Labour Hire Inquiry Evidence Reveals Disturbing Worker Exploitation
Minister for Industrial Relations Natalie Hutchins today congratulated the independent inquiry into labour hire and casual work in Victoria on completing its comprehensive round of public hearings across Victoria.
Evidence has been put to the inquiry suggesting widespread underpayment of award wages, tax avoidance, non-payment of superannuation, poor occupational health and safety practices, maltreatment of workers and backpackers on visas, and, in some instances, allegations of illegal conduct.
Evidence has also suggested unfair and unscrupulous treatment of workers in a number of industries including horticulture, education, food processing and transport.
The inquiry will now consider the evidence put forward – alongside the submissions it has received from more than 90 organisations across the union movement, employer and industry associations, welfare and church groups and ethnic agencies, and submissions from more than 630 individuals.
The inquiry, chaired by Professor Anthony Forsyth, is investigating the links between worker exploitation and labour hire companies, insecure work, sham contracts and the abuse of visas to avoid minimum workplace standards.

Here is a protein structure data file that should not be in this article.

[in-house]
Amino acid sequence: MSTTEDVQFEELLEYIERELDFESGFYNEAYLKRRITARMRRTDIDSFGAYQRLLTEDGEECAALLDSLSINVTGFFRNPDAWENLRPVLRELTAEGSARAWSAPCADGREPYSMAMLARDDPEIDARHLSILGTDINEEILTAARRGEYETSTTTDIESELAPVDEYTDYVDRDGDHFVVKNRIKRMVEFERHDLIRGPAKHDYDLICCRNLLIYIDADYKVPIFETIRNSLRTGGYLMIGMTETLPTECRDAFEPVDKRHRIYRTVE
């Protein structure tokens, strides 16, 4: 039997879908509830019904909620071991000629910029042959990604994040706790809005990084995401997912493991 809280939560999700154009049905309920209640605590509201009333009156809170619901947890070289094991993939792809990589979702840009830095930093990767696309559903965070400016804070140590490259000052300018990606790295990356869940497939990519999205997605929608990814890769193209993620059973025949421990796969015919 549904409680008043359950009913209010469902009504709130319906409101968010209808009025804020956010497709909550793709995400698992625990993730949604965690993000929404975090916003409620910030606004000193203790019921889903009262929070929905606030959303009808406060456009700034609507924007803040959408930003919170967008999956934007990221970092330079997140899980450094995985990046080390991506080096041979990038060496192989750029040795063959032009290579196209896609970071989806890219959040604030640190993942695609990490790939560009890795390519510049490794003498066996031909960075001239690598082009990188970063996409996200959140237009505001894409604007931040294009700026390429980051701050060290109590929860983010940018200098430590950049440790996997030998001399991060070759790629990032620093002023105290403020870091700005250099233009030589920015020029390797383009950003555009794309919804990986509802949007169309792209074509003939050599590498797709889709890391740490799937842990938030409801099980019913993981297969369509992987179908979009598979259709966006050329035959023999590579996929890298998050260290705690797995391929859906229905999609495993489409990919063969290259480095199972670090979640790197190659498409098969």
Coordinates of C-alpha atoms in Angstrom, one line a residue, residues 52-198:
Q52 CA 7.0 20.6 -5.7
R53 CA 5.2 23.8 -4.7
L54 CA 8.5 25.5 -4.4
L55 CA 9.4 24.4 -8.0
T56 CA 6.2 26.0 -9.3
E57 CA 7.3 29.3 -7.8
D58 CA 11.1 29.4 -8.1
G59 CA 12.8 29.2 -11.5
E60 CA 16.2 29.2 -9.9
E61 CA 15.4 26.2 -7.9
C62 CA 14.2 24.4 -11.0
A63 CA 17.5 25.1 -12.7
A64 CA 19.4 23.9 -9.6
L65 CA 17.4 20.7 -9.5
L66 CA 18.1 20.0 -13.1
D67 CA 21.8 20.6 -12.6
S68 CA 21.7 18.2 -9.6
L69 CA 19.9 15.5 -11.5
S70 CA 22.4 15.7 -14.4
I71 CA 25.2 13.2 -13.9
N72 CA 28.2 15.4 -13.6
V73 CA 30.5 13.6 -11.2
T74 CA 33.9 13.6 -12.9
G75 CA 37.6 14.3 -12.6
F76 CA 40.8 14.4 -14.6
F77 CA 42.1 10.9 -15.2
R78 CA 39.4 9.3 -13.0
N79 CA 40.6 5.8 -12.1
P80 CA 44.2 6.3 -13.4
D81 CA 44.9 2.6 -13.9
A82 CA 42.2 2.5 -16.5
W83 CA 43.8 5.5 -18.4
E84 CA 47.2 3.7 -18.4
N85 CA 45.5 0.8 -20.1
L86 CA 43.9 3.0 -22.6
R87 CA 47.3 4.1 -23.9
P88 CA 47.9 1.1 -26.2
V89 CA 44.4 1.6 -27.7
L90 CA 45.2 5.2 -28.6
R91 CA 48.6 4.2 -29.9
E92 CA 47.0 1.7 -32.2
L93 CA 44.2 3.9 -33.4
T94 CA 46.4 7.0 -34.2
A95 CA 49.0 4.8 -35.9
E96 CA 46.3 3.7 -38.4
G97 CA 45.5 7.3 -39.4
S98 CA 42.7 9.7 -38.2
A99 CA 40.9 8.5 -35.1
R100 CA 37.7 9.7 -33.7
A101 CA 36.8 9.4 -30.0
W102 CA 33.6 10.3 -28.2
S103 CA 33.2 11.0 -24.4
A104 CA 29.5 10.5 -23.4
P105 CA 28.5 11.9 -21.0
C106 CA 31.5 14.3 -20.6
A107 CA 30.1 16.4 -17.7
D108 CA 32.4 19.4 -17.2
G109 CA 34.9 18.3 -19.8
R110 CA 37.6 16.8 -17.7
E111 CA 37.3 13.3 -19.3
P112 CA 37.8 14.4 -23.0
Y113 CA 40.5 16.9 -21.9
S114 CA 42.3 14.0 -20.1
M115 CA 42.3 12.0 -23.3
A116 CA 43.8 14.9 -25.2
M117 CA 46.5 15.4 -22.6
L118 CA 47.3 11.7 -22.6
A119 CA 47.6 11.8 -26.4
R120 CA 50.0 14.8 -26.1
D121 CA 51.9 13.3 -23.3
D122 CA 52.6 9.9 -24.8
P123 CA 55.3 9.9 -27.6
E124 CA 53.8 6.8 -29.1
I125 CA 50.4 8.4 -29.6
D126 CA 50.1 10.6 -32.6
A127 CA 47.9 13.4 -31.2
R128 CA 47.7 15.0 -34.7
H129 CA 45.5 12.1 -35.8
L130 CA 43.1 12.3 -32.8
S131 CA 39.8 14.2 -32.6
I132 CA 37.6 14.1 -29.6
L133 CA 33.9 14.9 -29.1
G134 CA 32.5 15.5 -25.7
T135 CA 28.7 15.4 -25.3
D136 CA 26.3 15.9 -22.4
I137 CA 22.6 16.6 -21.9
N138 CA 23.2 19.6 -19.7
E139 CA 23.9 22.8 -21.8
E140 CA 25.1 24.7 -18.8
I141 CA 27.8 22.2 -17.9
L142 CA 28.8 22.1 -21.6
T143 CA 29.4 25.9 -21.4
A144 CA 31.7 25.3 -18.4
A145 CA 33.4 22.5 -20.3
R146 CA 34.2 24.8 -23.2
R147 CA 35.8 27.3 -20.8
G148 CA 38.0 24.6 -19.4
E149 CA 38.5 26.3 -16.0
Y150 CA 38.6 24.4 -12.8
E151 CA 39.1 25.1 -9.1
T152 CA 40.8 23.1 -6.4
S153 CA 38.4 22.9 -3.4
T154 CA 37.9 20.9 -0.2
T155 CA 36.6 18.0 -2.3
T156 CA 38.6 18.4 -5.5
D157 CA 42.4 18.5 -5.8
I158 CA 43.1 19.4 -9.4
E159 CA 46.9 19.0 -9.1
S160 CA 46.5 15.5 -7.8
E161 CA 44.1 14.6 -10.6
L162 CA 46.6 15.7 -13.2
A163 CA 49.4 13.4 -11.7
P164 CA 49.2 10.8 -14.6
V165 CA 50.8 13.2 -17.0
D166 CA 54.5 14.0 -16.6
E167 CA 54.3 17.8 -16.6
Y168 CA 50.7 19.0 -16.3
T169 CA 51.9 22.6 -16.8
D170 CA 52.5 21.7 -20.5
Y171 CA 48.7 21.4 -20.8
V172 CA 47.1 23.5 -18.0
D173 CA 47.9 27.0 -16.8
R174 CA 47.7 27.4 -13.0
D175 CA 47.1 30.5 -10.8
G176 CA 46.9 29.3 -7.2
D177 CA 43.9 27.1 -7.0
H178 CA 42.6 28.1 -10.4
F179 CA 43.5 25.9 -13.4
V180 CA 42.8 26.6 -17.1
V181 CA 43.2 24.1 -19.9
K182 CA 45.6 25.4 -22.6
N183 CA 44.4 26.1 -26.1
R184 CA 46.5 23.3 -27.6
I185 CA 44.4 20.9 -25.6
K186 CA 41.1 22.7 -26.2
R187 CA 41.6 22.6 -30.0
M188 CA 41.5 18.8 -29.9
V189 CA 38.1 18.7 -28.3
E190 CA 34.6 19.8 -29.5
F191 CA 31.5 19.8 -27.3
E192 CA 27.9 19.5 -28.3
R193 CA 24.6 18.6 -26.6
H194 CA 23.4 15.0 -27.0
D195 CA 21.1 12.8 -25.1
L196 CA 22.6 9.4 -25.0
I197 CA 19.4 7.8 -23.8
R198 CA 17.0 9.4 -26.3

The inquiry was a key election commitment for the Andrews Labor Government, following mounting examples of worker exploitation.
The inquiry, which began in Mildura last November and travelled to Dandenong, Geelong, Melbourne, Shepparton, Melton and Ballarat, finished in Morwell this week.
The inquiry has also heard evidence from a range of bodies and individuals, including unions, peak bodies and those who use labour hire, such as employers and farmers, through the hearings.
The inquiry’s report is due on 31 July 2016.
Quotes attributable to Minister for Industrial Relations Natalie Hutchins
“While most labour hire companies are doing the right thing by workers, sadly the evidence from these public hearings have unearthed disturbing allegations of worker exploitation.”
“I await with interest Professor Forsyth’s report and any recommendations he might make to ensure workers are getting paid fairly, and working in a safe environment.”